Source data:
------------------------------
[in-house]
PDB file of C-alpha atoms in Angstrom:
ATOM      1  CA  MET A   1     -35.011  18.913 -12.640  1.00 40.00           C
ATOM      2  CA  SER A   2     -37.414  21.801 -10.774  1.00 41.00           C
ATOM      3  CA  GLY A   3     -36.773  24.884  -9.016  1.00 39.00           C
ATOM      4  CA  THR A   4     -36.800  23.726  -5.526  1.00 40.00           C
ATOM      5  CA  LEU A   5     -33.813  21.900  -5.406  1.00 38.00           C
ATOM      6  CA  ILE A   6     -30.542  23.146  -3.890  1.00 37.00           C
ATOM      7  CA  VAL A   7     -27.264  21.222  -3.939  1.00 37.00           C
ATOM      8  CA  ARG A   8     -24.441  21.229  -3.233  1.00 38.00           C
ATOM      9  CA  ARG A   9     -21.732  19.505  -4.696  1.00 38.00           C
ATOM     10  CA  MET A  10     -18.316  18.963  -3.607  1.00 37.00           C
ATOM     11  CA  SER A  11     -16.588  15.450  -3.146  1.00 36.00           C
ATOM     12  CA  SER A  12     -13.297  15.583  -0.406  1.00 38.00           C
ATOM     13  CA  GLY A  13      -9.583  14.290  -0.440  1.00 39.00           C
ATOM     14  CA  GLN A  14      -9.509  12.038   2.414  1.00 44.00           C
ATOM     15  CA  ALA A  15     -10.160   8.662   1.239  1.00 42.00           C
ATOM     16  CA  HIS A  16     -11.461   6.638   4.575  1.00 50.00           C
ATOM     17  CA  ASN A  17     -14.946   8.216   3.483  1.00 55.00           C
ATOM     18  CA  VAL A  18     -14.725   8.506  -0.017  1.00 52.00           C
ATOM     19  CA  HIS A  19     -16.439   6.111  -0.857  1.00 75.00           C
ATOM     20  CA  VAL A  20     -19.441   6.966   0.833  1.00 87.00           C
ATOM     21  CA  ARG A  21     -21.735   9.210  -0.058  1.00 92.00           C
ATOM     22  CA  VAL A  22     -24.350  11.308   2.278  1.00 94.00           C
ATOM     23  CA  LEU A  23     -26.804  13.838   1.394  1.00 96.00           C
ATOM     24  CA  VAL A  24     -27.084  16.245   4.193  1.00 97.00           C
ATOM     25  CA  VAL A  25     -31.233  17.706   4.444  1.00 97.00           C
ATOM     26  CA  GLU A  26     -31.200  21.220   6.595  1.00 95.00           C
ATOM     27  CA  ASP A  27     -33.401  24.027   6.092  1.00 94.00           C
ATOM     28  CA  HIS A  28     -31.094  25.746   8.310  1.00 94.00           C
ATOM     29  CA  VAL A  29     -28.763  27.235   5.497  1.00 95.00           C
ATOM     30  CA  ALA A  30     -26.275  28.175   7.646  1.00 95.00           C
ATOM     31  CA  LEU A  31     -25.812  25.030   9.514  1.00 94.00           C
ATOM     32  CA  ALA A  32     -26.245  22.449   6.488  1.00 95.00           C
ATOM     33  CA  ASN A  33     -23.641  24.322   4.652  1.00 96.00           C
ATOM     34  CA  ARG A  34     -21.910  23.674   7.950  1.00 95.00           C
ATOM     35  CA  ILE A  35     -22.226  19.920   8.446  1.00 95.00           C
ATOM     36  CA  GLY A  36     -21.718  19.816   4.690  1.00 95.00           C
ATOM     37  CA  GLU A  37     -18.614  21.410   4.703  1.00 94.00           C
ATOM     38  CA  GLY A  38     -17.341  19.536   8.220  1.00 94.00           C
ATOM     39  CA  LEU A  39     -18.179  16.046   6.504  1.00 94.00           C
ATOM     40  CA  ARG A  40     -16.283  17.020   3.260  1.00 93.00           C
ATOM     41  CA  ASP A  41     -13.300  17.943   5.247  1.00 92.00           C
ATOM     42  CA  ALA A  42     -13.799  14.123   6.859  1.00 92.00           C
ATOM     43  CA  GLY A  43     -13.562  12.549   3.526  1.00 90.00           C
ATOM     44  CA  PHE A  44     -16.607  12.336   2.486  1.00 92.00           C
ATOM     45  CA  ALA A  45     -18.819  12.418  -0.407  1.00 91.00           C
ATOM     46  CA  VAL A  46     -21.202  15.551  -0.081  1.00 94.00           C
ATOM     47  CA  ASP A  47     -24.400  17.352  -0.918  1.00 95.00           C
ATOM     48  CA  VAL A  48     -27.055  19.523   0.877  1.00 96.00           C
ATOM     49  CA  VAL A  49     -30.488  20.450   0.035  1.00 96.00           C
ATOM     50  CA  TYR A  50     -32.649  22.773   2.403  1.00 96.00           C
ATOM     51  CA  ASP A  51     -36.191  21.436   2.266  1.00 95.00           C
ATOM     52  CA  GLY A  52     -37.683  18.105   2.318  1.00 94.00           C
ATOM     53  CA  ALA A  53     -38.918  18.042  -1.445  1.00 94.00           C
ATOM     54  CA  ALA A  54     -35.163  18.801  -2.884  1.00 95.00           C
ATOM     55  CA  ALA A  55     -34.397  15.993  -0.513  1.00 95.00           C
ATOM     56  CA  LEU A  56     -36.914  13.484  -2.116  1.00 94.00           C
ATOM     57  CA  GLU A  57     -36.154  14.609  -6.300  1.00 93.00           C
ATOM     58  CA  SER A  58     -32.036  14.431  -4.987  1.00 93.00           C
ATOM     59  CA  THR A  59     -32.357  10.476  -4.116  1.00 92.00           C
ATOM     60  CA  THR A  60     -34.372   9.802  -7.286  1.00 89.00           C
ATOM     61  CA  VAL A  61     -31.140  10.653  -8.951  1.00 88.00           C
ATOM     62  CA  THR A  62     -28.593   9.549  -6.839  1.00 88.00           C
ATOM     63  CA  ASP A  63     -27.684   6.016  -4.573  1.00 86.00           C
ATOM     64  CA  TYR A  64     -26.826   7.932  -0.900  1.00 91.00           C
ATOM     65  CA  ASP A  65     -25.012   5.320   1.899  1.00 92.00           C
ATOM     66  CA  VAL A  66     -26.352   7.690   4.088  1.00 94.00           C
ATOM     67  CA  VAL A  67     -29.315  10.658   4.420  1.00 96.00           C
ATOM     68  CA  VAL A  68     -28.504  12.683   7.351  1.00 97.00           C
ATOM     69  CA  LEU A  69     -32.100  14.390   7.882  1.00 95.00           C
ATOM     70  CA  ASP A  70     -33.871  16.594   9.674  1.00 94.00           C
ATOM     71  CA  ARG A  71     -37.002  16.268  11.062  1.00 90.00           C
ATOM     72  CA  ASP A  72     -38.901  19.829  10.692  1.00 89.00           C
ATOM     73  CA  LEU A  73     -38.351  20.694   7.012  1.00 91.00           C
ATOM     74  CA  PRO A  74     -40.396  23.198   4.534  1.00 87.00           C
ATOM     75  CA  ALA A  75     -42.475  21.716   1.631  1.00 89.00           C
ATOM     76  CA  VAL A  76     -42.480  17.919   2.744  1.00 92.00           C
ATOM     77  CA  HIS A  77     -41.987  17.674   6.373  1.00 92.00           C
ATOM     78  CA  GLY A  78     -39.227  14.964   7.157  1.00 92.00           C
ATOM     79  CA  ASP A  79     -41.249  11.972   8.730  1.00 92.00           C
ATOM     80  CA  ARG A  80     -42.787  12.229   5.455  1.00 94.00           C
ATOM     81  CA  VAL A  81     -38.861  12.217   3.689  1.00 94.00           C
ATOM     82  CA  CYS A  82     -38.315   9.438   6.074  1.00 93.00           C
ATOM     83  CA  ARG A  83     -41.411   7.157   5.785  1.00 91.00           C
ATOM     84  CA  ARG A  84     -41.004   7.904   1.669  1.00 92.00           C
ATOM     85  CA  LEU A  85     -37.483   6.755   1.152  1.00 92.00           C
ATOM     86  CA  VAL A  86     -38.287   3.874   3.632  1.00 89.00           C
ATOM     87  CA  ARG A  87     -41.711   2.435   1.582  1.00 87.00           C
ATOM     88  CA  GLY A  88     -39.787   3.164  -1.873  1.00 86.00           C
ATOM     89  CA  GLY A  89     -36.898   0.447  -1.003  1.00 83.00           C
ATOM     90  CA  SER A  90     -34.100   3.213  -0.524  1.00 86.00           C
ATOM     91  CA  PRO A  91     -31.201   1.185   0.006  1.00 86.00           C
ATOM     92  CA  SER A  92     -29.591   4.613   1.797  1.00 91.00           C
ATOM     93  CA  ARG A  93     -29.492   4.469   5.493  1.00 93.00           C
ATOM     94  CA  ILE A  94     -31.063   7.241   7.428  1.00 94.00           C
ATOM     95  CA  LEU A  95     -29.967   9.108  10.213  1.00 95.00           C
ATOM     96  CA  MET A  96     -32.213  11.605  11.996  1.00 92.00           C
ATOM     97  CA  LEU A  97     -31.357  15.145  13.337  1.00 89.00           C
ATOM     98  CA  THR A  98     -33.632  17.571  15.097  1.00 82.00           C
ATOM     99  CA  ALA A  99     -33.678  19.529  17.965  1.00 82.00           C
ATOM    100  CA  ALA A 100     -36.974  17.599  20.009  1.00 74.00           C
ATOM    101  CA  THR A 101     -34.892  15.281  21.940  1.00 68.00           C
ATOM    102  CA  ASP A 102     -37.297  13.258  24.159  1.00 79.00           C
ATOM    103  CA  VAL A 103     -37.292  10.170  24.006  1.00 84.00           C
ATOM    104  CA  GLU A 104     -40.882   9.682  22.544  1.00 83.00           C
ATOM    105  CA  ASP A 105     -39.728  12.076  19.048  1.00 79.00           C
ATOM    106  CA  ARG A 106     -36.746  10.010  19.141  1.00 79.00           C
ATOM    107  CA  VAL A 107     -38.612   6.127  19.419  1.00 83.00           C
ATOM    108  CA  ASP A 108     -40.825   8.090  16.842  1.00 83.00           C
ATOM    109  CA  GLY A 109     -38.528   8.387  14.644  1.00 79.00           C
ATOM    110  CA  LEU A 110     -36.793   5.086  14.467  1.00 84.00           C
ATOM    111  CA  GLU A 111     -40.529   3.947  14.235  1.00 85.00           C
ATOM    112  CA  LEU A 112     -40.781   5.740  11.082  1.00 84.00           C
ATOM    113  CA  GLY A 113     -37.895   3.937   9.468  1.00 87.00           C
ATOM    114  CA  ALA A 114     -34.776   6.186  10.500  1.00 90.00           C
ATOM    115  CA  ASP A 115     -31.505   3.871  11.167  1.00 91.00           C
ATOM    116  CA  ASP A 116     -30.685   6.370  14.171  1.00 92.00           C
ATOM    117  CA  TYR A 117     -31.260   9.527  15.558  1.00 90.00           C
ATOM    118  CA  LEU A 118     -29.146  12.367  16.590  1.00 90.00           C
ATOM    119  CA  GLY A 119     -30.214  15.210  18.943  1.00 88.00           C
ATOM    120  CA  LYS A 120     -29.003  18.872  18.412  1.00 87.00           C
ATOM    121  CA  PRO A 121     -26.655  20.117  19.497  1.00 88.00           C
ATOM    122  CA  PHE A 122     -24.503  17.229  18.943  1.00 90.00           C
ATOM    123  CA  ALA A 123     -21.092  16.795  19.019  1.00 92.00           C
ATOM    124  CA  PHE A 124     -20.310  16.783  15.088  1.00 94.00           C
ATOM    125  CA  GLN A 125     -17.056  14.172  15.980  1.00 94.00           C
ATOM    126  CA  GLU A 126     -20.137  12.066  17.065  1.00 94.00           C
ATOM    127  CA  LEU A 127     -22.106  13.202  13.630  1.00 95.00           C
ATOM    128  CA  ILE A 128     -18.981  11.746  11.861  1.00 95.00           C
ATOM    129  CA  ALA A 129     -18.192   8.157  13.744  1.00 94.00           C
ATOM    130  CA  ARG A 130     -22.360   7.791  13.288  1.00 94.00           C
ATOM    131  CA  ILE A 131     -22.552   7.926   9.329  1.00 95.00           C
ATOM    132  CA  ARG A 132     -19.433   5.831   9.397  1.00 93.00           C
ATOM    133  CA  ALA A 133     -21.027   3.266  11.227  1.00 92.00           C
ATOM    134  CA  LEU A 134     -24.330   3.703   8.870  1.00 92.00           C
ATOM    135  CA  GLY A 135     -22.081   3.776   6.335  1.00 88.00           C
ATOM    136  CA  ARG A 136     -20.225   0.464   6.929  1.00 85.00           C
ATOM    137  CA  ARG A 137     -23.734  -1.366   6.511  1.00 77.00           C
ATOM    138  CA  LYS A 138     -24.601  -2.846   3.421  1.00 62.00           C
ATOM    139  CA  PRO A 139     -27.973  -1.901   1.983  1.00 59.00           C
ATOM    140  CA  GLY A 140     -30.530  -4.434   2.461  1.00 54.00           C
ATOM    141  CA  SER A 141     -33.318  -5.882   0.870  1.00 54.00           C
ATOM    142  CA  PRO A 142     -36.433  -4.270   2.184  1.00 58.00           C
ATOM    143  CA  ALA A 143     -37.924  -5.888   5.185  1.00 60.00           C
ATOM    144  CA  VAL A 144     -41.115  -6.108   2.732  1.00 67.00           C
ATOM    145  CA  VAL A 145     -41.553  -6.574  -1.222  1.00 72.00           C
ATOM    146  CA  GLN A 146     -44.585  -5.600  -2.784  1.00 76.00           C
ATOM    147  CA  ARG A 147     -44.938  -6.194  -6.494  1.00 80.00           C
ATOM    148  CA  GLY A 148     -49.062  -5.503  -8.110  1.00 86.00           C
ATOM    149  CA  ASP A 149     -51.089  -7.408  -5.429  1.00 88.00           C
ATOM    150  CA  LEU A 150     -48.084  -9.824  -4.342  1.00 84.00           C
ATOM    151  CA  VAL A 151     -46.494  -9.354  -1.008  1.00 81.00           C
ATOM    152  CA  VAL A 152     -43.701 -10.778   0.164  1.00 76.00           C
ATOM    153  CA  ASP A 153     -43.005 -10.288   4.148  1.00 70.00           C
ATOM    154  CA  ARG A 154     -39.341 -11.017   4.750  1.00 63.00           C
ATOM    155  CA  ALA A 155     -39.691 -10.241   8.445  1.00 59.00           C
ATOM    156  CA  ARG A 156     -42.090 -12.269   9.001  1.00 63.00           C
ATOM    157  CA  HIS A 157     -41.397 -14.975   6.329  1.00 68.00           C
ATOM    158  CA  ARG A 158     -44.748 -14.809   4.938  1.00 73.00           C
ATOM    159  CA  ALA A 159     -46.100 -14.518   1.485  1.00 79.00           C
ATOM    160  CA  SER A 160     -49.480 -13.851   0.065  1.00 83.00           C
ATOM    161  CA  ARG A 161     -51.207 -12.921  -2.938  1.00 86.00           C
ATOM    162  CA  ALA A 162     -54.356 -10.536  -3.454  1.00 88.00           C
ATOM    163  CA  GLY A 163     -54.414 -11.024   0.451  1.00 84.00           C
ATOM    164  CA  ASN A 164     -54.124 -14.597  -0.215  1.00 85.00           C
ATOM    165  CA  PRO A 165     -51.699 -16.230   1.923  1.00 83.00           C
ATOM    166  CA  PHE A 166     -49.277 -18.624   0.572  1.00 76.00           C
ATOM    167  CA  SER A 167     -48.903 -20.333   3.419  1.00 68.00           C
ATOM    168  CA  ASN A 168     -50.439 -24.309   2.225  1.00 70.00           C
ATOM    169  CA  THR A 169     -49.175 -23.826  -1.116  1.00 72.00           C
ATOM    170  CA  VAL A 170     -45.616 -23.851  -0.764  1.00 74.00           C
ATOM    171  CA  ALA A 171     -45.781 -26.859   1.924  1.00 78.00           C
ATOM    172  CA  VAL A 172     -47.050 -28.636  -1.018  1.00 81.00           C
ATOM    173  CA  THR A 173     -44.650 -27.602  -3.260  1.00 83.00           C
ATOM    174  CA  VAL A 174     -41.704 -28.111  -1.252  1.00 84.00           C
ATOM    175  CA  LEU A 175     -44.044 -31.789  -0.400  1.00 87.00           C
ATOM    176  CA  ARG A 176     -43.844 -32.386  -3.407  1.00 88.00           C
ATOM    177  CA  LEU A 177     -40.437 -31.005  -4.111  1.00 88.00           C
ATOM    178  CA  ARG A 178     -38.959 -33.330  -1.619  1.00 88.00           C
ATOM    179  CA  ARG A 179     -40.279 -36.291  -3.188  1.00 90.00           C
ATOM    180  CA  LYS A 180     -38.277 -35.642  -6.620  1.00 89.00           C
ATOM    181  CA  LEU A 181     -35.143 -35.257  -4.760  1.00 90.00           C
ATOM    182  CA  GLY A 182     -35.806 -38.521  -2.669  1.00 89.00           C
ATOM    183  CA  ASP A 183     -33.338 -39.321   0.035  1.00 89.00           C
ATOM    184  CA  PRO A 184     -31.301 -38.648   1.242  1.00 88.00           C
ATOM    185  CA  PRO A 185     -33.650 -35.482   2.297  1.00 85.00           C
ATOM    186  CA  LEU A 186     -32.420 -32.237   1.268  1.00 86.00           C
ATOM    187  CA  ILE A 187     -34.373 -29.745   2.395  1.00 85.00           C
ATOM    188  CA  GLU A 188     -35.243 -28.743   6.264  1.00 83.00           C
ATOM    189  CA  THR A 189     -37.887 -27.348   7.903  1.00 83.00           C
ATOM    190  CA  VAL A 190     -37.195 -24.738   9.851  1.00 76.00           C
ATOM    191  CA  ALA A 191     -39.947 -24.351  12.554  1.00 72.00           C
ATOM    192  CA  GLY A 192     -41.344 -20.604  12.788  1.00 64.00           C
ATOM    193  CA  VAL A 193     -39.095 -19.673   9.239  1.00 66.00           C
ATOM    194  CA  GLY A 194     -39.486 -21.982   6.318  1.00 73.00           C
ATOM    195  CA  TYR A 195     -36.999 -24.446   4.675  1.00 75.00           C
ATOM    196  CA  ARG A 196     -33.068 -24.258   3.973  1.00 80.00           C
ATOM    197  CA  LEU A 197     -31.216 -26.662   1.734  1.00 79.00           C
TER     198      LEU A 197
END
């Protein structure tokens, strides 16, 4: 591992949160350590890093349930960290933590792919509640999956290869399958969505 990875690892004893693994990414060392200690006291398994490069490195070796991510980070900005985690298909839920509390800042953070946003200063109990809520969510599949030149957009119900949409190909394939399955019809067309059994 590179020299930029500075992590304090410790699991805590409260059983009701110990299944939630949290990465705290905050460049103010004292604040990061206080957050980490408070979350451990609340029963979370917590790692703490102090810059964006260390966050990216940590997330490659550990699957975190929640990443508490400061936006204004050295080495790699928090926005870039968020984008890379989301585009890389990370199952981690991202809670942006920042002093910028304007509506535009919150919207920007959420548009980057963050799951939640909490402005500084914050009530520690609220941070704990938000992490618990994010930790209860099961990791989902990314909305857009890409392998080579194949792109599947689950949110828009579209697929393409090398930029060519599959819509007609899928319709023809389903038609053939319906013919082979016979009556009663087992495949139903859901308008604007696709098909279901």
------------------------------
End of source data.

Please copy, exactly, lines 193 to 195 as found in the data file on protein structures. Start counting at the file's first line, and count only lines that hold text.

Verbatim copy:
ATOM    191  CA  ALA A 191     -39.947 -24.351  12.554  1.00 72.00           C
ATOM    192  CA  GLY A 192     -41.344 -20.604  12.788  1.00 64.00           C
ATOM    193  CA  VAL A 193     -39.095 -19.673   9.239  1.00 66.00           C